A man must pay his ex-wife more than $282,000 in child support and maintenance payments after a judge determined he misclassified personal expenditures, including a mountain-climbing trip to Mount Everest, as business expenses.
Westchester County Supreme Court Justice Colleen Duffy (See Profile) wrote in E.D. v. J.D., 634/05, that the ex-husband tried to “artificially deflate” his income in a number of ways between 2007 and 2012 to avoid full child support and maintenance payments to his former wife.
They included the three-week trip in 2010 to train to climb Mount Everest, Duffy said, a journey he said was related to his work in marketing for a company that sold mountaineering gear.
The judge said his explanation that he was compelled to take the trip by his company was “not plausible” because the husband was the sole shareholder, board member and officer of the corporate entity he established in 2007.
In addition, Duffy said the husband charged to his company the travel expenses for a 2007 trip to Israel that coincided with his son’s bar mitzvah. The husband said he met with representatives of an Israeli clothing company while in that country.
According to Duffy, the husband did not supply the court with receipts to verify that the overseas trips had the bonafide business purpose he said they did.
The “most glaring” of the husband’s co-mingling of business and personal assets was his use of corporate money to pay his lawyers to defend him in the action before her, Duffy ruled from White Plains. Though the corporation was not named as a defendant in the action, the husband testified that the entire amount paid to lawyers in the case before Duffy, $20,000, came out of corporate accounts.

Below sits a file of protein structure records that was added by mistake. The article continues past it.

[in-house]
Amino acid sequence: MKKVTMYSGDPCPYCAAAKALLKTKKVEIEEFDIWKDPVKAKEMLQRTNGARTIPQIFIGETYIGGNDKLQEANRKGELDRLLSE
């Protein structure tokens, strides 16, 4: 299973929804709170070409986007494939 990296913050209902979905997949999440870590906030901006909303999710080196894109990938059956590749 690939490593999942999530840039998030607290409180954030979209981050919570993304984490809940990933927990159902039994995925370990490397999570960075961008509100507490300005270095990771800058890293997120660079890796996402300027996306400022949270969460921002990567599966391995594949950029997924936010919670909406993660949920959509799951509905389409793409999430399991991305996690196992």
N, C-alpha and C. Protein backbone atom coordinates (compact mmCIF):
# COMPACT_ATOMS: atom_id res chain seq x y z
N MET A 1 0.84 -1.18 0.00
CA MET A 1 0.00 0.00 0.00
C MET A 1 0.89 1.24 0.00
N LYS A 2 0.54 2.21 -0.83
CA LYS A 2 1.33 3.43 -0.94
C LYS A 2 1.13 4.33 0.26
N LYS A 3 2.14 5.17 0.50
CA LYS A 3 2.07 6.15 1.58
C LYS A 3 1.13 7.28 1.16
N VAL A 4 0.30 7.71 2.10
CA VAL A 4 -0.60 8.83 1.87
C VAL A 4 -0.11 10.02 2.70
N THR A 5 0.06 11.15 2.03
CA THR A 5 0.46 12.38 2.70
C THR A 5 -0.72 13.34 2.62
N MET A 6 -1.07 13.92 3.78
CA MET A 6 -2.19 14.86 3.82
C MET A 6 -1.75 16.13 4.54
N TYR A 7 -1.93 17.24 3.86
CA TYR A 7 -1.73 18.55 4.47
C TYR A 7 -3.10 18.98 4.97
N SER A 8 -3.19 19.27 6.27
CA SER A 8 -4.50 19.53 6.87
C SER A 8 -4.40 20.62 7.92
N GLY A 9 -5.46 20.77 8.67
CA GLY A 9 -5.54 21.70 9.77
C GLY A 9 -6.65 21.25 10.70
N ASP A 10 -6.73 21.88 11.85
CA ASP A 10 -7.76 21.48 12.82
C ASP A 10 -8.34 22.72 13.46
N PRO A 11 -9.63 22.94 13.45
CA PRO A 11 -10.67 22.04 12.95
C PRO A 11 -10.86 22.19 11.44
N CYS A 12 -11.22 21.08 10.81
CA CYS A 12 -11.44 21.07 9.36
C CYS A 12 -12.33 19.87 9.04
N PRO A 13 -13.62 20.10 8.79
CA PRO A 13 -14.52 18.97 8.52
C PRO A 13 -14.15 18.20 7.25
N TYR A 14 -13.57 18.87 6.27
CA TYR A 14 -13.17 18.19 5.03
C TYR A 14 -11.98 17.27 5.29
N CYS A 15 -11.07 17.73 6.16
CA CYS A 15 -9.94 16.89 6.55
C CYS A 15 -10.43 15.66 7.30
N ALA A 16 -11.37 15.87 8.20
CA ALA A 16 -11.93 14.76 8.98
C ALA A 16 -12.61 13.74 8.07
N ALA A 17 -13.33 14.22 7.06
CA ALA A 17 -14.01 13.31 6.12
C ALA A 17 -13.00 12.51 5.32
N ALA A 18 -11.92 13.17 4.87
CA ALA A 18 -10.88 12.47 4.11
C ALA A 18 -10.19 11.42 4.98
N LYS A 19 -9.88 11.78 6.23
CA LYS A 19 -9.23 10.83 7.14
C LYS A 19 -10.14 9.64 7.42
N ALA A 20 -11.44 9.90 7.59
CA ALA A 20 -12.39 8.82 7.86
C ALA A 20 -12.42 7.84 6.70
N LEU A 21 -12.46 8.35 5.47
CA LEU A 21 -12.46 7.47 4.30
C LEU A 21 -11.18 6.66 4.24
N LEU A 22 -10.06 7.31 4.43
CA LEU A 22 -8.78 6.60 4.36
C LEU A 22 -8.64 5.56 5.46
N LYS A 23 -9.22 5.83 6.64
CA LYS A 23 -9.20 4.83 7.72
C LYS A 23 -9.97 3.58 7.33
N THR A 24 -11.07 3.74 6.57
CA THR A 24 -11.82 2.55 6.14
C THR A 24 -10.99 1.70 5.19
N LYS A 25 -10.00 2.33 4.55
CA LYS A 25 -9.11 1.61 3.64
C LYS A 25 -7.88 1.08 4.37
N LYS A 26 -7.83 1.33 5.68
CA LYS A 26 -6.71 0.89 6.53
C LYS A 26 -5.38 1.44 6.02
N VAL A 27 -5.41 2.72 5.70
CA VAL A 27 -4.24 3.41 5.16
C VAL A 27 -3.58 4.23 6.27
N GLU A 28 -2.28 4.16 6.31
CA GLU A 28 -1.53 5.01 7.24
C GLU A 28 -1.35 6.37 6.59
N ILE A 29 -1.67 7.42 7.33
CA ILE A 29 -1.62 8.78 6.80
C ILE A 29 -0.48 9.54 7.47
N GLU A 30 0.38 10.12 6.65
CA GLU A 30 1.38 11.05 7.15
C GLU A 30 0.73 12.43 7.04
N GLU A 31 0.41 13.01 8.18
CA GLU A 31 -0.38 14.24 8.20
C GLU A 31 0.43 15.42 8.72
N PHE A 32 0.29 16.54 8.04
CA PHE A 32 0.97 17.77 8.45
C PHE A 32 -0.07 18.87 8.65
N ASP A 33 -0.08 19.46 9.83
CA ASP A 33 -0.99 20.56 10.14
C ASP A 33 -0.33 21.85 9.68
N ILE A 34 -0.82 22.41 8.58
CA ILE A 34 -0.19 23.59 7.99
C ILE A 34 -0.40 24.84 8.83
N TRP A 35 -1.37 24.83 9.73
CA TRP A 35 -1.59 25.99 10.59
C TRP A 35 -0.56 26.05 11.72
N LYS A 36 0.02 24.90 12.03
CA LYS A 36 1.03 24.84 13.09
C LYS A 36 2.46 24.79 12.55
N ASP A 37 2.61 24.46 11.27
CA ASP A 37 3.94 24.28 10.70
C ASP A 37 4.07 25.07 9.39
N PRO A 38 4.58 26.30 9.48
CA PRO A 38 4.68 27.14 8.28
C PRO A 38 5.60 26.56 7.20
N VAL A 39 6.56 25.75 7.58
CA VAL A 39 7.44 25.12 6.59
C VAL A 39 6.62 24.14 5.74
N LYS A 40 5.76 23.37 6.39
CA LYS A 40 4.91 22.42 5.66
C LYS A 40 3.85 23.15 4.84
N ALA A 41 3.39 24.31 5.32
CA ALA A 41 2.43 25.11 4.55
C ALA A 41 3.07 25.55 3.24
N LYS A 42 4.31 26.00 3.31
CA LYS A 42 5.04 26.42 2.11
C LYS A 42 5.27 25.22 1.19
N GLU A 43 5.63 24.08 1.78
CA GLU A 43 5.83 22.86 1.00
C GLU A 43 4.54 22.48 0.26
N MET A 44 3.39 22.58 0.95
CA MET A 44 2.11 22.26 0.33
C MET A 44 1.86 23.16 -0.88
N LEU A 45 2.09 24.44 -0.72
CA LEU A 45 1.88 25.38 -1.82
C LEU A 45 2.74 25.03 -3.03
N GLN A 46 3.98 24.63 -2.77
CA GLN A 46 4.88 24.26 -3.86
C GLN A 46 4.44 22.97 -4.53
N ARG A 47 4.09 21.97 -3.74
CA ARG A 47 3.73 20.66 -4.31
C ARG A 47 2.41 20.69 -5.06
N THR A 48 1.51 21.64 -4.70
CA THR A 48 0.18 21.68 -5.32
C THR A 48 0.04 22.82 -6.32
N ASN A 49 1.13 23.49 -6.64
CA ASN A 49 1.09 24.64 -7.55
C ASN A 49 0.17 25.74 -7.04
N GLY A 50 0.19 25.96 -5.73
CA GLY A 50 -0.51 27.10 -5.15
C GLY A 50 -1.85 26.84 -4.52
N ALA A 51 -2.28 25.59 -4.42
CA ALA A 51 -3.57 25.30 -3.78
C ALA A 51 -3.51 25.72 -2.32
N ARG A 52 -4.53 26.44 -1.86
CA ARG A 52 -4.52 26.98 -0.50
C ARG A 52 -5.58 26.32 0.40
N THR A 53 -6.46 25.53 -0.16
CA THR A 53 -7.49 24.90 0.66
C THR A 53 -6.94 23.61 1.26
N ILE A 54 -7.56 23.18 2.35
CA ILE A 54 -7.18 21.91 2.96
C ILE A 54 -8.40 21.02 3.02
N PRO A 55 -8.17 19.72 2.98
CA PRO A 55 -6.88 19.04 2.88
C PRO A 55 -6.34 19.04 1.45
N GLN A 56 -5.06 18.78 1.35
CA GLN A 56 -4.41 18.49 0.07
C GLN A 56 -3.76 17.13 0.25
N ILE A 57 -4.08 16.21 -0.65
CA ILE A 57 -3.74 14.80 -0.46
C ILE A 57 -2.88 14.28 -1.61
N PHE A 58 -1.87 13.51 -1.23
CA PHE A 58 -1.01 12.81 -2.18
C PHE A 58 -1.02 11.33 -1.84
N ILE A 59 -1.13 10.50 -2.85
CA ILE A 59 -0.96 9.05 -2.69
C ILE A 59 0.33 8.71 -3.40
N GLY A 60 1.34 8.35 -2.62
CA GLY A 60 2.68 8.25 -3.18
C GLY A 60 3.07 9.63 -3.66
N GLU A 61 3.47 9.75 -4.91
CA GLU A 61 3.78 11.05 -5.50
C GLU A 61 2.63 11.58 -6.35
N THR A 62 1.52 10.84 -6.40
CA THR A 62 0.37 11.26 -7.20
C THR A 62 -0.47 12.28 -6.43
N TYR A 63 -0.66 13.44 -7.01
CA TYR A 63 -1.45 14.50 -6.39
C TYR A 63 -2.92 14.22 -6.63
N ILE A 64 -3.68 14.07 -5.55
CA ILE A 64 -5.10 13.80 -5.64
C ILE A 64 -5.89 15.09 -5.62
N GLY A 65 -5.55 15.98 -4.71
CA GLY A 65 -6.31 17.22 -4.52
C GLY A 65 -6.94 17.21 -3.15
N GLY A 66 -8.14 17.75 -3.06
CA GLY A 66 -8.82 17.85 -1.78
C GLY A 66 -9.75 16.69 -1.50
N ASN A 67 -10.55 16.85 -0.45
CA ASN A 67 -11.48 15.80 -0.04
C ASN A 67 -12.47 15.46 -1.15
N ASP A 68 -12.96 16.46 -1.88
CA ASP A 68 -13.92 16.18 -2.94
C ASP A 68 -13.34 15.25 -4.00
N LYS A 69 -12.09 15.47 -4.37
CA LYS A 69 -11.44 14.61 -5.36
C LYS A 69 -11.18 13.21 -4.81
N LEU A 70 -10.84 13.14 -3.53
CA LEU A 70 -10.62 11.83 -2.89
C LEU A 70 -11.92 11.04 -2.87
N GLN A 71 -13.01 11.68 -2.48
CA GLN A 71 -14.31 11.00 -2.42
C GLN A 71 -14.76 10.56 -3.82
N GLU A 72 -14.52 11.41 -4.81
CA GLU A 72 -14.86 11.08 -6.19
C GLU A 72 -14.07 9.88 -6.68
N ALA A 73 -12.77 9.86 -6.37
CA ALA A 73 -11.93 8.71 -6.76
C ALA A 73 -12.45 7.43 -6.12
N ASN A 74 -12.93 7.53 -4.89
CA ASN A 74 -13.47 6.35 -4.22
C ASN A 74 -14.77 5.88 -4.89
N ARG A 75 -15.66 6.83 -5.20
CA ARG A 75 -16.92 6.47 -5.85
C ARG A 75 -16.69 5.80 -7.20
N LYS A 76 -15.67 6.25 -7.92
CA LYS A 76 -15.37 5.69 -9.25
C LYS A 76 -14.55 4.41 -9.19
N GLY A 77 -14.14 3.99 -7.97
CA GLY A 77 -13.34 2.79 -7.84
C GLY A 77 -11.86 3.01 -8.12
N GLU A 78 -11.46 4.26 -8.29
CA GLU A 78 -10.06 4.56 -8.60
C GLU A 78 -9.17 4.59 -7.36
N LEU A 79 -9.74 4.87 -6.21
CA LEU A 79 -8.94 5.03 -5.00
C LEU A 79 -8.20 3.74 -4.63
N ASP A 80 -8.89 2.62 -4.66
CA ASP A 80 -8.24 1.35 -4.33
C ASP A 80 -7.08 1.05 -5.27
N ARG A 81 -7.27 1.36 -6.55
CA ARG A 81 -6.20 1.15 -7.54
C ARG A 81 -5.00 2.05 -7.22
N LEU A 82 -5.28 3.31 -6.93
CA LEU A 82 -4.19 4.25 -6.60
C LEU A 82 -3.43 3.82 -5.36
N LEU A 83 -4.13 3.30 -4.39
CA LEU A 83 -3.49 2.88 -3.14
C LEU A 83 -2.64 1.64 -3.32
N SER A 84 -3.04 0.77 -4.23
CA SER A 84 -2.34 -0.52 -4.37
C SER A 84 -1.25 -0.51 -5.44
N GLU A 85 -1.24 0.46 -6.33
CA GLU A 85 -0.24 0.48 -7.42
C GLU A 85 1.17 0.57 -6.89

Coinciding with the creation of the ex-husband’s marketing company in 2007 was a “precipitous” drop in the ex-husband’s annual income, according to the ruling.
The judge said she agreed with the ex-wife that her former husband should be made to pay maintenance and child support according to the formula in the 2005 divorce settlement. It calls for the husband to make maintenance and child support payments according to 66 percent of his after-tax “earned income” up to $200,000 a year and at lower percentages above $200,000.
For the year 2010, for instance, Duffy said the husband paid the ex-wife $11,304 based on the $28,600 he paid himself in salary from his corporation.
But the judge calculated that the husband’s corporation actually had earned income of $143,942 in 2010 and that the wife is due $83,697 more than he paid for her maintenance and for child support that year based on the 66 percent standard.
Similar additions in the husband’s earned income for the other years at issue brought the total he owes to $282,244, Duffy ruled.
The judge also scheduled a hearing for Feb. 10 to determine reasonable attorney fees to the ex-wife in addition to the $19,530 the husband stipulated to for lawyers’ fees through Oct. 19, 2013.
Duffy also refused to accept the man’s attempt to receive credit against his support and maintenance obligations for payments made by his corporation to his three children. The judge said the payments included $7,000 from corporate funds in 2010 to the three sons, then aged 10, 15 and 19 for business-related jobs including modeling, editing copy for advertising and testing gear made by a client.
“A noncustodial parent is not entitled to offset any voluntary payments made for the benefit of the children against the support he is required to pay to the custodial parent,” Duffy wrote, citing Soltow v. Soltow, 47 AD2d 652 (2d Dept. 1975).
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